Most children use the summer break from school to relax and play. Most parents hope their children will learn something over break, and with all the offerings of mobile technology, the options are vast — and confusing. So which technological amusement is more teacher than babysitter? How can children benefit intellectually and academically from the many apps available on iPads, smartphones and other mobile devices?
The challenge for parents is to make sure that their children are using technology appropriately — that they are exercising their minds and not merely their thumbs. Jeremy Brueck, director of the Digital Text Initiative at The University of Akron's Center for Literacy, offers the following tips.
Tip #1: Establish rules and stick to them. Brueck recommends establishing age-specific rules before giving children access to mobile devices.
Younger children, of course, may not be ready to set up and synchronize a device, to navigate the menus or make purchases from the app store — in which case parents should manage the device until the child is older.
For older children (about fifth grade and older), parents should consider drafting an agreement about usage. Brueck's 13-year-old twins signed an agreement that set boundaries for "Responsible Use" and "Productive Contributions to Society." For each family, the parameters will vary.
For children of all ages, parents should establish a "work before play" rule. During the summer, this could require children to get all of their chores done or to practice the piano before using the mobile device. In addition, families should set screen time rules, for example, "no devices at the dinner table."
Growing up in a digital world, it's no surprise that Aiden Brueck, who just turned 6, is already a whiz with mobile devices — under the watchful eyes of his parents, of course. He even has his own Twitter handle — @bruecka23.
Tip #2: Don’t rely too much on built-in controls. Parents need to be aware of what their children are doing with mobile devices. Brueck approves of built-in settings and controls that censor content, but warns against overreliance on these controls. Parents should take it upon themselves to monitor and intervene — especially when children are shopping for applications.
"This is important, not only in terms of censoring content, but also for financial reasons," Brueck says. "The best system is for kids to ask for permission to purchase an app, and then for parents to review and approve the request."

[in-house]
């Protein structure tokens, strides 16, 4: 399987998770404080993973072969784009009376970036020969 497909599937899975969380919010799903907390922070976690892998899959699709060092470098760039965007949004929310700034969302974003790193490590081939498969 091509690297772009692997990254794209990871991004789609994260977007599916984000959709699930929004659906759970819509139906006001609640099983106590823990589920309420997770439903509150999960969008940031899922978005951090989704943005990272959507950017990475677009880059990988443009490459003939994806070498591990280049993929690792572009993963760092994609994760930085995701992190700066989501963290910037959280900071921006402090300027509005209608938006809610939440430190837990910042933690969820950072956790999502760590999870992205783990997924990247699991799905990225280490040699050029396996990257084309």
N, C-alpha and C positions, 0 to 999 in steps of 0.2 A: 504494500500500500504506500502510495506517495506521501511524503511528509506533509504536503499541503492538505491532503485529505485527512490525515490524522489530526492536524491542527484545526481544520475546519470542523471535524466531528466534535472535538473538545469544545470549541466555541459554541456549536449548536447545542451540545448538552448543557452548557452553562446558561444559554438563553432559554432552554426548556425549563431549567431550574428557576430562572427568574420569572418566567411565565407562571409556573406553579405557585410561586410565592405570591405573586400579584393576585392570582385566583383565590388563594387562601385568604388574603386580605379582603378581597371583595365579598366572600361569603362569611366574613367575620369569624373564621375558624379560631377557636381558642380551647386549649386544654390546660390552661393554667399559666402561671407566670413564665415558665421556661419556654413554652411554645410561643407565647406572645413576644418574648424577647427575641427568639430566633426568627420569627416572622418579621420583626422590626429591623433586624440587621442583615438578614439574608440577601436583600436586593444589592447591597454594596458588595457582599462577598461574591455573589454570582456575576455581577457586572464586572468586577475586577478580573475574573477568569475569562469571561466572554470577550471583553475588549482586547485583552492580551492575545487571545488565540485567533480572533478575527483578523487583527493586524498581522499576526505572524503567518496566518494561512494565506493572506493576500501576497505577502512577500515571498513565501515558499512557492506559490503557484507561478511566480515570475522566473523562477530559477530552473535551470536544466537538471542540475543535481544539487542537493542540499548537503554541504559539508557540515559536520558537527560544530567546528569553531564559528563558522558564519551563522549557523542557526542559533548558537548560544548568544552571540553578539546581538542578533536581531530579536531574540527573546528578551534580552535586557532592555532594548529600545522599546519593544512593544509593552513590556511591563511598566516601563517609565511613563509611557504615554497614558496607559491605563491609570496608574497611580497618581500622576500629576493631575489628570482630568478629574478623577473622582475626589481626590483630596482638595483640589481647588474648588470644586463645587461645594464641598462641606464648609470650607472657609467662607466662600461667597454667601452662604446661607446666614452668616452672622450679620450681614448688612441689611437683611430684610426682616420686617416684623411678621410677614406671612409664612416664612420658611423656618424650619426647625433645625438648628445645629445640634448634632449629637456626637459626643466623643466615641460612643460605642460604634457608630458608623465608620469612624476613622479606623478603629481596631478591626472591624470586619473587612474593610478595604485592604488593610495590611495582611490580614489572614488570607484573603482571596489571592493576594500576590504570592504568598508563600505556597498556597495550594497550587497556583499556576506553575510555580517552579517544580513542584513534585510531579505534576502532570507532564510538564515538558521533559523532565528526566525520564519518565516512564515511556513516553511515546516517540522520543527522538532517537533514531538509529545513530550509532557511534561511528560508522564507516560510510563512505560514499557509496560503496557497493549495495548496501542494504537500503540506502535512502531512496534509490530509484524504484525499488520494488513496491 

Another option, Brueck points out, is for parents to set up an Apple ID account for children without entering credit card information. Brueck recommends giving kids a preloaded gift card so they can buy content without spending a fortune. Meanwhile, parents should be wary of free apps that contain ads and in-app purchase options.
Tip #3: Have specific "dark" times when the device is turned off. These "dark" periods allow kids to participate in alternate activities. Brueck suggests having kids come up with their own list of alternate activities to post on the refrigerator.
"This gives children a sense of ownership, since they are choosing what to do when the devices are off," he says.
Activities could include reading, playing with LEGOS or board games, drawing, or playing outside.
Tip #4: Research apps before you buy. The app world is constantly growing and changing, sometimes for better and sometimes for worse, and keeping up with what is appropriate and relevant can seem overwhelming. Parents should therefore test each app before letting their kids use them.
"Don’t be afraid to delete apps that turn out to be duds," Brueck says.
Brueck estimates that for every 10 free apps that are downloaded, eight of them are duds.
Several online communities for parents and teachers provide app reviews from professional educators and lay users. Notable sources of app reviews include:
Brueck urges parents and kids to explore apps together. Parents need to determine how much of their children's screen time will be spent on fun activities, and how much on educational activities. Mobile devices can be used to play games, but they also allow users to be creative and produce content. Educational apps with a gaming component, such as Toontastic, AudioBoo and Puppet Pals, both entertain and help to promote essential skill development for some children.
Tip #5: Teach children to take care of the device. Of course, parents should make sure that their children understand that their hands need to be clean and that they must not eat or drink when using the device. Parents should check manufacturer recommendations for proper cleaning and maintenance. Cleaning cloths are useful for wiping screens and extending the life of the devices.
Tip #6: It's about parenting, not the device. Learning begins at home, and parents play a key role in their children's social and educational development. Giving a child a mobile device is an opportunity to teach that child, through active involvement, about the responsible use of technology.
"As a parent, you need to cultivate an understanding of what it means to be a responsible user of technology," Brueck says. "This means that parents will need to model and guide their children and participate in device-based, cooperative activities with them. Parents who allow their children to use mobile devices should realize that this is a continued investment in the child, not just a one-time fee to purchase the device."
Learn more by visiting UA's Center for Literacy online.
Media contact: Sarah Lane, 330-972-7429 or email@example.com.